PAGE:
The 1940s-1960s are often regarded by some who lived in that period, as the Golden Age of Haiti. And in reading Stars Over Haiti, Anthony Hattenbach’s adventure-filled account of life in Haiti at that time, it leaves no doubt in a reader’s mind, that that period indeed glittered. It glittered and it was gold.
In the early summer of 1958, Hattenbach left Westchester, NY along with his interior designer mother Muriel, sister Jody and his stepfather Ben sister in running Haiti’s famed El Rancho Hotel in Haiti. Hattenbach’s unusual and colorful life would include managing the hotel, and eventually a band, and that’s just the cream of the soup joumou.
Hattenbach’s accounts of life in Haiti during that period are things that most mystery and romance novelists could not fathom, even if they had three muses. There’s the story of James Dent, an American masquerading as a German noble who takes his wife to La Citadelle Lafèrrière and murders her, and attempts to bury her on the island, before her New York blue blood relatives go on an international chase to pin him down. And the intrigue doesn’t stop there. There’s the harassment when Hattenbach unwittingly dances with the girl of one of the most powerful military henchmen of the time, the murder of his loyal friend Lionel Fouchard as he drives a friend’s pregnant wife to the hospital.
On the more jovial side, there are stories of Haiti’s rich and famous: Ti Roro, a world-renowned drummer, who according to Hattenbach knew only four English words, Miami, Chicago, New York, Texas and crafted his drumming lessons for international tourists accordingly. We also meet Pierre D’Adesky, a resort developer, Albert Silvera, the owner of El Rancho, Clifford Brandt, Haiti’s richest man of that era, and an assortment of Haitian beauties Micheline Succard, Claudinette Fouchard, Madeleine Marcel, Lena Assad, Olga Silvera, the Haitian-Palestinian-Haitian entrepreneurs David and Wally Talamas, and debonair bachelors and ladies’ man Gaston Baussan, Jean-Claude Armand, Jean-Claude Appolon, manufacturing mogul Tony Acra, and luminaries of the Haitian cultural scene Odette Wiener, Ti Paris, Herby Widmaier, Ansy Derose, Joe Archer, Gerard Dorsainville and teen sensation Yanique Coupette.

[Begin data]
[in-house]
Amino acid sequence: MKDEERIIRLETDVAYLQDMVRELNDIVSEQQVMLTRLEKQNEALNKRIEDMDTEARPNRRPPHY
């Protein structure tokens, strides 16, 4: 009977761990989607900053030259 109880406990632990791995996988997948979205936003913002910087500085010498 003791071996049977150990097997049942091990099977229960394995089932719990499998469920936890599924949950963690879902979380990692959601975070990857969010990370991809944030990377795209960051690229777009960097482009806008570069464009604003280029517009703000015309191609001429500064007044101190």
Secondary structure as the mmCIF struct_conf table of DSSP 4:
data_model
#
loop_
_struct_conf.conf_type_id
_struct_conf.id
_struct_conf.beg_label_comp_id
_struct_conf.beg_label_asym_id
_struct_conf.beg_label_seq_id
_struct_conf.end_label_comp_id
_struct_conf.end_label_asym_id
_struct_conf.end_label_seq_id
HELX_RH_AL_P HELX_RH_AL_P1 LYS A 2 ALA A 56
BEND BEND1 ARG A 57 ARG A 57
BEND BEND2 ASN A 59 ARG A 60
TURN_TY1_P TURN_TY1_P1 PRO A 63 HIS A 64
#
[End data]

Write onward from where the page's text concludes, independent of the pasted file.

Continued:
And the international celebrities: Marlon Brando, Ava Gardner, Aristotle and Jackie Kennedy O’nassis, Harry Belafonte, Walter Cronkite, Richard Burton, Italian and Roman royalty, heck you name it…er them, they were there.
This was a time when three ship loads of cruise passengers would visit Haiti a week, not counting private plane and commercial flight passengers; a time when men like Hattenbach got tans to pass off as Haitian to international female tourists who landed in Haiti in search of wild adventures, when the Dominican Republic tourism board next door would be grateful if they only had 1% of Haiti’s tourists come on over.
Once the Shindlers (Hattenbach went by Tony Shindler to avoid name confusions in Haiit) made their mark on El Rancho, they moved on to if not bigger, than at least a fish in which they had a more personal stake in. They acquired Kyona Beach Hotel, which they built into one of Haiti’s finest beach resorts (Muriel Shindler’s ashes were scattered at Kyona when she died in 2001). They weren’t always about business, as Muriel Shindler had an orphanage called La Maison des Enfants, an orphanage that raised 23 street children, and had a nurse and physician on staff.
Hattenbach would leave Haiti for the last time after his mother’s death, his brain sockets filled with marvelous memories, of the Haiti that was, and that perhaps will be again…someday.
Special thanks to Hilary Hattenbach for making this book available to Kreyolicious.com.